Thursday, September 4

Steve: Our first day in Rome was very typical of our first days in each new city that we visit. We always manage to see several sites, do a lot of walking and get a pretty good feel for the layout and feel of the city. However, things got started with a somewhat intimidating episode on Rome's subway. We were scheduled for a 9:00 guided at the Vatican, and thought that the subway (there's a stop only 5 minutes from our hotel) would our best option for getting to St. Peter's. We knew we were in for an adventure when we saw the hoards of people waiting on the platform, and especially when the first train arrived already jammed with people. This didn't stop the people who were waiting from literally forcing their way onto the train. We couldn't believe how many people made it onto a train that already looked too full. We watched a man go from door to door and pushing into the people, looking for any way to squeeze on the train - while he did this, he held up the entire subway from leaving (he eventually succeeded in getting on). We waited for the next train, which was equally full. Fortunately, there weren't as many people waiting to get on, so we did the shoving thing and made it. Once on board, it was a scary feeling being crammed with so many people, and it was not pleasant when several people got involved in a loud shouting match. Fortunately, we found ourselves in the middle of a friendly group of English-speaking residents and tourists, and we all successfully made fun of the situation. The residents told us that this is typical for Rome's subway during the daytime hours. After making it to our stop, we quickly all agreed that this would be our last experience on Rome's subway (very strange for us, since the subway has been our primary mode of transportation in so many places).

Paula and I had been to Rome in 1982, but had forgotten the tremendous beauty of St. Peter's square. St. Peter's Basilica stands magnificently at the end of the square and is flanked on either side by rows of columns arranged in an open and welcoming circle. Our guide provided insight into the square's captivating architecture by explaining how the columns and statutes were skillfully devised to promote harmony and symmetry. She also showed us how the rows of columns lined up perfectly from one point in the square so that it looked like there was just one row. The morning was crisp (22 degrees Celsius) and clear, and we enjoyed an initial walk through the square.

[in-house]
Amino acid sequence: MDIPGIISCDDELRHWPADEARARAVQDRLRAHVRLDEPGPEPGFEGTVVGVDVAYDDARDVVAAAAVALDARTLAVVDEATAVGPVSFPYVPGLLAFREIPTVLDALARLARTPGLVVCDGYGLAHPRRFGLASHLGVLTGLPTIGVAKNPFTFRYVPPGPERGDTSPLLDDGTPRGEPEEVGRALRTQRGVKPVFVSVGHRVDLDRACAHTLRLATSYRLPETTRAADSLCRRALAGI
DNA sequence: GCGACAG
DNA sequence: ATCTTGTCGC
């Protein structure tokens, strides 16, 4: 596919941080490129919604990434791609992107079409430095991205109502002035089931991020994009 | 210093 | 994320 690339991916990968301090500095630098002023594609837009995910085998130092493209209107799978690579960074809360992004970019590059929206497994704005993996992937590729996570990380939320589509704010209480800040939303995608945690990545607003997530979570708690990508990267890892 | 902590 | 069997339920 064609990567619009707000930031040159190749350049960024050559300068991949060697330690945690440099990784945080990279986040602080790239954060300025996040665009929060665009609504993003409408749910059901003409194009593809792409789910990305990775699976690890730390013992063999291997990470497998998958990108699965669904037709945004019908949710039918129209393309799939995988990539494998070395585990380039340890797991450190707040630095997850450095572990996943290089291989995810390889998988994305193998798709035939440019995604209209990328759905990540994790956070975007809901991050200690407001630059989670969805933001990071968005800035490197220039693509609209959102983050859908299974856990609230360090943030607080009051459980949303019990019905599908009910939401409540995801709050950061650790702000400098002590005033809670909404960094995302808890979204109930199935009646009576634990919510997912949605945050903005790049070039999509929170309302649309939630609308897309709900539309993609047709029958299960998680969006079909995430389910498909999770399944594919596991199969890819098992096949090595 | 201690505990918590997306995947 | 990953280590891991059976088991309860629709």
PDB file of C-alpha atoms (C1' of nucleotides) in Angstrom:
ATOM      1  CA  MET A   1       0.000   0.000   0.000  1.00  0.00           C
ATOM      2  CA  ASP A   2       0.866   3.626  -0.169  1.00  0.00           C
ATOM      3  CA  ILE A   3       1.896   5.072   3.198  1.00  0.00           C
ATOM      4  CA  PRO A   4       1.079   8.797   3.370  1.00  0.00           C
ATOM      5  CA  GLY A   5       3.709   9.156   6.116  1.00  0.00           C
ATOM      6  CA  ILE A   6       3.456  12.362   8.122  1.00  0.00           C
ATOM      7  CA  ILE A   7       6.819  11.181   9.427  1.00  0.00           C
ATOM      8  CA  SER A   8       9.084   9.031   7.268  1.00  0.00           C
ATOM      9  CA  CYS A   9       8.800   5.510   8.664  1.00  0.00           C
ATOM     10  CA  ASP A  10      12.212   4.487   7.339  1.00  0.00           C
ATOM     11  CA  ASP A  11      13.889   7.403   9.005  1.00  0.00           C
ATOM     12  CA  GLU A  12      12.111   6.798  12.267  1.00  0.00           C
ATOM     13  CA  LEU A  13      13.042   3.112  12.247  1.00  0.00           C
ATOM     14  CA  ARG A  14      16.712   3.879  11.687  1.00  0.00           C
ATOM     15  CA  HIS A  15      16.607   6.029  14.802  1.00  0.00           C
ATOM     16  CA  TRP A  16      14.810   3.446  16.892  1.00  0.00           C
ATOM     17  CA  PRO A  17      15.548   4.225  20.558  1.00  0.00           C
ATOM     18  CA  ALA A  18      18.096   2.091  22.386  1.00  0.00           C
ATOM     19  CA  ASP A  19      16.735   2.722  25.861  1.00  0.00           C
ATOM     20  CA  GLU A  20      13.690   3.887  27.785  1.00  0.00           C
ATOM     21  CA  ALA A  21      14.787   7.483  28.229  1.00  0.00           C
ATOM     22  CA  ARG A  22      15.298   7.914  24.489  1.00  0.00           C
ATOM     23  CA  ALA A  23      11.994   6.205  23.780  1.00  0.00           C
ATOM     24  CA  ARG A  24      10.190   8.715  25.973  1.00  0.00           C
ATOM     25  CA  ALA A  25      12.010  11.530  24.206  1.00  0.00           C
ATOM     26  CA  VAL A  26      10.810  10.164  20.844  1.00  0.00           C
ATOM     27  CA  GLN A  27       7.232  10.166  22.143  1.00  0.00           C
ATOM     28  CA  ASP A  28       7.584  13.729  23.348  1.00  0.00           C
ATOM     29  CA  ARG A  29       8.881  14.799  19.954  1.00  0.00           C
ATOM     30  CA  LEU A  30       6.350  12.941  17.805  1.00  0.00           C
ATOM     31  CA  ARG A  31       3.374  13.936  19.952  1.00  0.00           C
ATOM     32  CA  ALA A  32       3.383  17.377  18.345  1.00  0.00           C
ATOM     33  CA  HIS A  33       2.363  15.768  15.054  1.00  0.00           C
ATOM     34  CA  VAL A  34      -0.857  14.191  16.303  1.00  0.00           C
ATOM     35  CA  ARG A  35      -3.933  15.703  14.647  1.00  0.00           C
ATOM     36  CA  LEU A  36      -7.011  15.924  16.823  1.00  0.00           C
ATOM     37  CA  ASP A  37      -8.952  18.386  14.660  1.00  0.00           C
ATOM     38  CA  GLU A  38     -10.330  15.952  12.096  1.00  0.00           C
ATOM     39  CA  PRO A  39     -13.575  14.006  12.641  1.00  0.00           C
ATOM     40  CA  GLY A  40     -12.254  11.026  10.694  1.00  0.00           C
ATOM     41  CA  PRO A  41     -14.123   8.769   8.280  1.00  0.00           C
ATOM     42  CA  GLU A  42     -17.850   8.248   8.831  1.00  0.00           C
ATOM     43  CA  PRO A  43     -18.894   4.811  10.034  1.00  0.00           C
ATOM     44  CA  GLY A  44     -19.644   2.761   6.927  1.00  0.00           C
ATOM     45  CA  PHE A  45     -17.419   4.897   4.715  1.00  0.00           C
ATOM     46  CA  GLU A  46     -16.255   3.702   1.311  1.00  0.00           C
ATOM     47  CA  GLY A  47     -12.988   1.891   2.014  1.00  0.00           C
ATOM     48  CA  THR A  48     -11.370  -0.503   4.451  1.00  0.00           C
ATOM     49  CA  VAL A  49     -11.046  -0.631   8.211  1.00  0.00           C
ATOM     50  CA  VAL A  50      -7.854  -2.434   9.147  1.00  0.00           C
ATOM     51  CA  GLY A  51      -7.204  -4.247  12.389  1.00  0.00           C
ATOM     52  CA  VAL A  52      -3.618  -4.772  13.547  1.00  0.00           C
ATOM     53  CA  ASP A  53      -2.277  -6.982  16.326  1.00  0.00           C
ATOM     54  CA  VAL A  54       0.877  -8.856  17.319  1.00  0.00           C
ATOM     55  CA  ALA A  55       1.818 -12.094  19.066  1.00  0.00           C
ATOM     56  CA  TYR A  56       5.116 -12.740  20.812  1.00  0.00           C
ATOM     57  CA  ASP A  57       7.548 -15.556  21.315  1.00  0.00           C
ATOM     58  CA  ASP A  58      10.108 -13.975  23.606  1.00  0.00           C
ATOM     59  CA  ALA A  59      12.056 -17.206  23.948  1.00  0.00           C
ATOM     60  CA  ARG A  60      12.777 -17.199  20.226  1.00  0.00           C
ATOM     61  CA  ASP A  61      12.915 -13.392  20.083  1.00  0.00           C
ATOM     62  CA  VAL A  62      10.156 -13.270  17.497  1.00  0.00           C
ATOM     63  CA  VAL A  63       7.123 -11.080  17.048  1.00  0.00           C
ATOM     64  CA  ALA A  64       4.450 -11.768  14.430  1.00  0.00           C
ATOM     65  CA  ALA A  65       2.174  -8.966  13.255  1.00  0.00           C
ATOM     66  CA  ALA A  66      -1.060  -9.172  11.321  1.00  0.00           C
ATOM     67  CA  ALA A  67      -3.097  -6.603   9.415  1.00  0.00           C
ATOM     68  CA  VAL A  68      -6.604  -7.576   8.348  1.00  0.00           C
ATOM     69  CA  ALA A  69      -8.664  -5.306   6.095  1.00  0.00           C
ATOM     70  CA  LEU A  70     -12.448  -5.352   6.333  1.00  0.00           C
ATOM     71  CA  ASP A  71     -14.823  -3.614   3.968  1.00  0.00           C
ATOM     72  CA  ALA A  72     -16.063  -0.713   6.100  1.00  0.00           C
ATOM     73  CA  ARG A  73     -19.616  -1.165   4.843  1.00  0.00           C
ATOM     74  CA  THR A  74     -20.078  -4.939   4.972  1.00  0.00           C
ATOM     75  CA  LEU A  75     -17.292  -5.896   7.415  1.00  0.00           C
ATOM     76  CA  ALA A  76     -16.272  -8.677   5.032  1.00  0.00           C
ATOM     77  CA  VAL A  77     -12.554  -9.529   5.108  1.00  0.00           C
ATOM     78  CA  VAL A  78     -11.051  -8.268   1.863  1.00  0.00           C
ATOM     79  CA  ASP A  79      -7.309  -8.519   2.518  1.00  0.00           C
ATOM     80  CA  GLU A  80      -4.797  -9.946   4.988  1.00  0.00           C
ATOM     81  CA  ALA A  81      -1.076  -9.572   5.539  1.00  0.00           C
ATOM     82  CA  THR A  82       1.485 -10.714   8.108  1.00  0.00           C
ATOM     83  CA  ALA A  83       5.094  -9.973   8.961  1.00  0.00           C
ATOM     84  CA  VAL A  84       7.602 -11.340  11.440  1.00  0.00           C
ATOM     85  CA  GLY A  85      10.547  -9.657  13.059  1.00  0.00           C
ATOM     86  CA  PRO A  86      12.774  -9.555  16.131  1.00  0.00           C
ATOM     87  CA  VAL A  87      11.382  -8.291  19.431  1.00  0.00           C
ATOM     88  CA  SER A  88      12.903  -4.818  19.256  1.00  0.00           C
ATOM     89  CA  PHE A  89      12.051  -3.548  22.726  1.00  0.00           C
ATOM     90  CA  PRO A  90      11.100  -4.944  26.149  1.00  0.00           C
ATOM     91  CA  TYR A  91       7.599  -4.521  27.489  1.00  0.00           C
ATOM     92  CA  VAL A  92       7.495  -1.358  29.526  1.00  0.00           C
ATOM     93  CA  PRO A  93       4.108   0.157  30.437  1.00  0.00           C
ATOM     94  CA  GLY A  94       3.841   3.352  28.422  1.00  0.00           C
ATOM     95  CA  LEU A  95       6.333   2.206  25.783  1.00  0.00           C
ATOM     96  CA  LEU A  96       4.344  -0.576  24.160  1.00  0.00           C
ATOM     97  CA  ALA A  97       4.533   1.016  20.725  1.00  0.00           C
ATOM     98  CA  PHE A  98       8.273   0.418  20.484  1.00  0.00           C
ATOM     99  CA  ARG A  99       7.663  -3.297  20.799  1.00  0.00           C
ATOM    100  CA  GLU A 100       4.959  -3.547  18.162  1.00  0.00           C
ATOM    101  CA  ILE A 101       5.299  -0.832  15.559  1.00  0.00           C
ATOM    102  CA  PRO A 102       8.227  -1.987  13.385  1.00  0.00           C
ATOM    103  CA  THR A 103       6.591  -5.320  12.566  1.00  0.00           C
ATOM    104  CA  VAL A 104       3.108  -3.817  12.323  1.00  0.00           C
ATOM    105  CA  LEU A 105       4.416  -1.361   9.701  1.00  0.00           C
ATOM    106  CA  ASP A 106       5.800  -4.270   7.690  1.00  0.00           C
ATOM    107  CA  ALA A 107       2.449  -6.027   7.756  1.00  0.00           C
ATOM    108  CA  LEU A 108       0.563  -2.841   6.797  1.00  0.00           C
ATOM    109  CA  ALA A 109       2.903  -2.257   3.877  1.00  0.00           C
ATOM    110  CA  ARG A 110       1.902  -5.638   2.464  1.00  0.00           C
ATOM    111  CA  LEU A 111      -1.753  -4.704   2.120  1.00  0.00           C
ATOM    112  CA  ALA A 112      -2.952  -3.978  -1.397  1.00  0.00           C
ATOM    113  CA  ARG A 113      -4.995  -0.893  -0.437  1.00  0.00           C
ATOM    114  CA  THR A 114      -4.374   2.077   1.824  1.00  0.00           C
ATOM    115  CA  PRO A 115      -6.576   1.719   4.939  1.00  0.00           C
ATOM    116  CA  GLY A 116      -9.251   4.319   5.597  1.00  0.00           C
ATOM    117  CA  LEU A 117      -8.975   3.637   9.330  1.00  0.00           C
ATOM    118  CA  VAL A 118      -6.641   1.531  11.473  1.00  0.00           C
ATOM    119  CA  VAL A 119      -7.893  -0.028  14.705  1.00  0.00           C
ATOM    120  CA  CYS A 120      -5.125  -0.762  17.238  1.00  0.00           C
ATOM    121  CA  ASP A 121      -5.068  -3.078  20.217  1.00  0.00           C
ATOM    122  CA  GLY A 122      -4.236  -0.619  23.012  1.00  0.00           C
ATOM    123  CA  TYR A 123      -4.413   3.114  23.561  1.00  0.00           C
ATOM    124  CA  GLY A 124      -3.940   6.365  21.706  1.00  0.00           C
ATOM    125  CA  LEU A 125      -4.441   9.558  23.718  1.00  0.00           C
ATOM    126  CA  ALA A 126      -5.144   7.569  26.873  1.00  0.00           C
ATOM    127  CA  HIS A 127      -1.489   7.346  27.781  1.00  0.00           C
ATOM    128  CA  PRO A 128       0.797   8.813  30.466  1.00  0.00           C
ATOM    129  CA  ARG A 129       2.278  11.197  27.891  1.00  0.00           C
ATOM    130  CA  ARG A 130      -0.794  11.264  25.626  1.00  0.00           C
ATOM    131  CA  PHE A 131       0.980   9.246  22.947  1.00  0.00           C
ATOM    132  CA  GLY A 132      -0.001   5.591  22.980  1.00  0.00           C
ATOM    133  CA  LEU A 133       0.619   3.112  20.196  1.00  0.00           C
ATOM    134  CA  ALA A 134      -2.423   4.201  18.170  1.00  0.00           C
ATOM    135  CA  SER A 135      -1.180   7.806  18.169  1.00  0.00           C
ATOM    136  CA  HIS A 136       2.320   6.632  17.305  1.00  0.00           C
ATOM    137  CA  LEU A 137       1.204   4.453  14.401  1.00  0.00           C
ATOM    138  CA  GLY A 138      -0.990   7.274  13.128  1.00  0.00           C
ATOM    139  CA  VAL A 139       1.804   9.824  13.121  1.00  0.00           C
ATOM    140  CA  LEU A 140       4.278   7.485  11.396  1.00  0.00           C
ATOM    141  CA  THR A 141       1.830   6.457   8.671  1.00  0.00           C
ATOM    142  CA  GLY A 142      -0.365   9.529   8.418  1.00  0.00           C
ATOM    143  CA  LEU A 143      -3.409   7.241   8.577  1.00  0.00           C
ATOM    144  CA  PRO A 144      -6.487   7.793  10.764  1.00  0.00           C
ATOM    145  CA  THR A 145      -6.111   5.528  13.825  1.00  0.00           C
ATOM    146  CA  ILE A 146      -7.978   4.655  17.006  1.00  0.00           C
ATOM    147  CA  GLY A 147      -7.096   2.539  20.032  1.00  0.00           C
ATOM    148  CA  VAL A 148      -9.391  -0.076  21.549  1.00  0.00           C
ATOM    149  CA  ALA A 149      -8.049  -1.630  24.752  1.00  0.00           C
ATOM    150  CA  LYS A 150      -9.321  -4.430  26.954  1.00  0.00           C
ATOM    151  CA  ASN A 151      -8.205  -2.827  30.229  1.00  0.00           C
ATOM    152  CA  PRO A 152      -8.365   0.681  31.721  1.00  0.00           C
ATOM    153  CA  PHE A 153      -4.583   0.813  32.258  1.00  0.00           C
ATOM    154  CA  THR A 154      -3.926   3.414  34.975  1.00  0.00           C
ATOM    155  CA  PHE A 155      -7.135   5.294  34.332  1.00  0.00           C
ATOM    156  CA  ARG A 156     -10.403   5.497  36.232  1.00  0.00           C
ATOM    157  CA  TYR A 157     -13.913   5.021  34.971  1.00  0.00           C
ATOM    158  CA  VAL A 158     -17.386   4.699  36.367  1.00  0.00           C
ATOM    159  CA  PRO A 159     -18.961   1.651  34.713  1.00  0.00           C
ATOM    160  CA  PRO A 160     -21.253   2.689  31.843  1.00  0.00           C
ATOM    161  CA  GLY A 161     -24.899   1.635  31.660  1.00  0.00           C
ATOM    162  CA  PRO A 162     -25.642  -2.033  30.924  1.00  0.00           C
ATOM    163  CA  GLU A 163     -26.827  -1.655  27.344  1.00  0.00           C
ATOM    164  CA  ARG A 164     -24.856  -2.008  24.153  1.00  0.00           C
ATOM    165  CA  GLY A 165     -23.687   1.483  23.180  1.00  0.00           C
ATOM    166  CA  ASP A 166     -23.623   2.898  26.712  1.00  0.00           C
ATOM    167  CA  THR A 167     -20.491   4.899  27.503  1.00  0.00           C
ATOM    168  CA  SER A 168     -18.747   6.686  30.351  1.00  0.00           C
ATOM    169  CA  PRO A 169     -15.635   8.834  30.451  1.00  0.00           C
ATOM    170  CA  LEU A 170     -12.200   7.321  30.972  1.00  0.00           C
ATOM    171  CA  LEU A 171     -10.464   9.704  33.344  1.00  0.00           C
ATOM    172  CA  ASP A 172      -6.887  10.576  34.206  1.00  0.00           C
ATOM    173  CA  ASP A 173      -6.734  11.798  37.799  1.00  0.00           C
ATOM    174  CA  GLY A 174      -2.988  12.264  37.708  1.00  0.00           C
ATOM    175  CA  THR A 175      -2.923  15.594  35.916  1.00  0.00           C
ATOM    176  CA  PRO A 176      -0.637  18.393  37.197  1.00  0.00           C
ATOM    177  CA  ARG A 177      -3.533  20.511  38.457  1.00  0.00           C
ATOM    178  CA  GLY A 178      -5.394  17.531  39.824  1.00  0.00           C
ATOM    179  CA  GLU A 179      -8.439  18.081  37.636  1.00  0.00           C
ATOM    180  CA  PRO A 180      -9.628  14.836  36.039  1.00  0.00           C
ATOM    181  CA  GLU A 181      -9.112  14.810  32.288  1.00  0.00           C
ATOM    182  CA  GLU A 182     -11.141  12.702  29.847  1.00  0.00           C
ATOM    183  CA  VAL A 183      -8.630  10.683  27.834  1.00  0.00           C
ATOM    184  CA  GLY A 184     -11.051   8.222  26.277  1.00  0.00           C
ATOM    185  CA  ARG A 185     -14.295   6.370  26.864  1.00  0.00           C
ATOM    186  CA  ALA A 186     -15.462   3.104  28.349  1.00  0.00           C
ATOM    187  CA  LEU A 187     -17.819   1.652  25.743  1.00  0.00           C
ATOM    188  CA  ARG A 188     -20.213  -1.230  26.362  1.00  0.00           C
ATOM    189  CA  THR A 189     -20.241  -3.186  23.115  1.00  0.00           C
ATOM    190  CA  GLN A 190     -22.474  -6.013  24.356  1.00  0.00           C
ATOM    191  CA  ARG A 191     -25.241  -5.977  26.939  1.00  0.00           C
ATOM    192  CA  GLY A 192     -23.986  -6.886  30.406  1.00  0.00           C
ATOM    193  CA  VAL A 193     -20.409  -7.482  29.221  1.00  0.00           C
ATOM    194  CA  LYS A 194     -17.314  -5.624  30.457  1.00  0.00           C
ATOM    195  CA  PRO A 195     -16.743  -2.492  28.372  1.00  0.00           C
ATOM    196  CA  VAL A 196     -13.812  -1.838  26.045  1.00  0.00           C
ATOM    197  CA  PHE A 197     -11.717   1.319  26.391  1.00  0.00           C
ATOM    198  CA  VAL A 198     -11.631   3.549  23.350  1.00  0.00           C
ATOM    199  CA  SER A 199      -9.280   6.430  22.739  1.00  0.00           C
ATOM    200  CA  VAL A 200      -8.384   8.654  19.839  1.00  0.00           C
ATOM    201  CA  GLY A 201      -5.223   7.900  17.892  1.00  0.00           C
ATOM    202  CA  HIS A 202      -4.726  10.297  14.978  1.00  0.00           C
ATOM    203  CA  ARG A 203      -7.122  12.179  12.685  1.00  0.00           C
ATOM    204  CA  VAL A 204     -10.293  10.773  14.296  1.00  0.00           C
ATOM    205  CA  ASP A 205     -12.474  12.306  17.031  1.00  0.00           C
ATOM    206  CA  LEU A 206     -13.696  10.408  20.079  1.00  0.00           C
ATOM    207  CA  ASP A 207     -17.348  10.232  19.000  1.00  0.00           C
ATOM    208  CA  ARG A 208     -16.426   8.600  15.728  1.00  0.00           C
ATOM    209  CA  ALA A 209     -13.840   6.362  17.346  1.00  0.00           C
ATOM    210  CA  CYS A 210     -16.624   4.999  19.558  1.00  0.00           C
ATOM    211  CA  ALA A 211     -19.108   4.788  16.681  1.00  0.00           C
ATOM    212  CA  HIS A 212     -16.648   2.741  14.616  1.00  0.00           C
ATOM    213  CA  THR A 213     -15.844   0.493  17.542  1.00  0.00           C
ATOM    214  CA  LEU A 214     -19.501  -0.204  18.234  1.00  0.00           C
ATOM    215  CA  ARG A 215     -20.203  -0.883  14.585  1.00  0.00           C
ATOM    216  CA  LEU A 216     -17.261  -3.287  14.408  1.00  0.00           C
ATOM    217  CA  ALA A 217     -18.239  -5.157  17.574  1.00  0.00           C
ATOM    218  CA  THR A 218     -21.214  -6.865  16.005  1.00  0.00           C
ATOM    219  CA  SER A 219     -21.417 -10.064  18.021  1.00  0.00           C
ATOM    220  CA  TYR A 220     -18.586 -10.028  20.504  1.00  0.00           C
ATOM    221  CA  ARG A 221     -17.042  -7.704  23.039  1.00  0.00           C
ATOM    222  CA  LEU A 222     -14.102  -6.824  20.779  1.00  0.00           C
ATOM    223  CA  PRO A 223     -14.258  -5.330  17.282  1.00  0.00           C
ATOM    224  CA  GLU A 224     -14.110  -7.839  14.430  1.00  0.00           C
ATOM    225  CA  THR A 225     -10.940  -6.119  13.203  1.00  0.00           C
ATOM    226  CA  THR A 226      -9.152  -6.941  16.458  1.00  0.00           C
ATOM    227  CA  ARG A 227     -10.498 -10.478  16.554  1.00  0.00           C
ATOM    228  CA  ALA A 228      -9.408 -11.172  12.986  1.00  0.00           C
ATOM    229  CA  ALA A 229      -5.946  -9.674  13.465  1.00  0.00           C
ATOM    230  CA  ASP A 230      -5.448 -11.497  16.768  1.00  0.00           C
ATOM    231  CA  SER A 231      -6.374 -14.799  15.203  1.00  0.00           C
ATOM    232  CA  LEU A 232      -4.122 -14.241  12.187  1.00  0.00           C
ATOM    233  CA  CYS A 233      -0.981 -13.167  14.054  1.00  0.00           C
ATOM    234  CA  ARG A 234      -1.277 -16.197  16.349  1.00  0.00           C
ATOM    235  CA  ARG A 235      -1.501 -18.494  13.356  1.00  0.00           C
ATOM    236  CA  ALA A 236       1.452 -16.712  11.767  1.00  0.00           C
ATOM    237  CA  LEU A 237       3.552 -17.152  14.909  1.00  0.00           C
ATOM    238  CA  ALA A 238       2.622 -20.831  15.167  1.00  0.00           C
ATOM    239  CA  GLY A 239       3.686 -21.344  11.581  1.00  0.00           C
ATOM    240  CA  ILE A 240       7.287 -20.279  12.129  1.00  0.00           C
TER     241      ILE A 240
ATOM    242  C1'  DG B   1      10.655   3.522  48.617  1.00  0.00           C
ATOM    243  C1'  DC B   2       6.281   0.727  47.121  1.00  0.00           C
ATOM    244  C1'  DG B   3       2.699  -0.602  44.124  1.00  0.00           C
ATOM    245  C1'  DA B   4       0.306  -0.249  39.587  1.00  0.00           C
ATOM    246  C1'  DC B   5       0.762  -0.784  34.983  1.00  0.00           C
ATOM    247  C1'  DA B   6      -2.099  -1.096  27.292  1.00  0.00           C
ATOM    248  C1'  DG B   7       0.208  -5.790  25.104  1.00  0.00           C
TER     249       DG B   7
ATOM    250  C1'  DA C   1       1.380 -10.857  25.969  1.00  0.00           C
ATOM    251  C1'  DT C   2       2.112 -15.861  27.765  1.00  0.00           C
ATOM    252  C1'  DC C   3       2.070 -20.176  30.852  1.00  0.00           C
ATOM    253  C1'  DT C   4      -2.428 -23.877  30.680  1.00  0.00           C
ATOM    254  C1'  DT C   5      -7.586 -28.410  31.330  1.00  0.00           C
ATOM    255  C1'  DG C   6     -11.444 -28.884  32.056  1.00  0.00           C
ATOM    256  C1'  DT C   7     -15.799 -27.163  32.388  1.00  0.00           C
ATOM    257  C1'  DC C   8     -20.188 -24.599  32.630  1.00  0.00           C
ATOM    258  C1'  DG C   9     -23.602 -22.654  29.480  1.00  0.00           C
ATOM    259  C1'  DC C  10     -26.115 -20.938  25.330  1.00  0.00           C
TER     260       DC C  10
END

We met our guide and began with a tour of St. Peter's Basilica. The basilica is huge and very impressive. Our guide gave us some very interesting insights about the design, artwork and history of the basilica. We especially enjoyed learning about many of the architectural "tricks" that were employed by Michelangelo, Bramante, Raphael and others to create desired effects throughout the basilica. Interestingly, there are no frescoes anywhere - they were all removed and replaced with unbelievably intricate mosaic replicas. This has become a whole new type of art in the Vatican. The artistic highlight of the basilica is Michelangelo's Pieta, considered to be one of the most famous and beautiful statues in the world.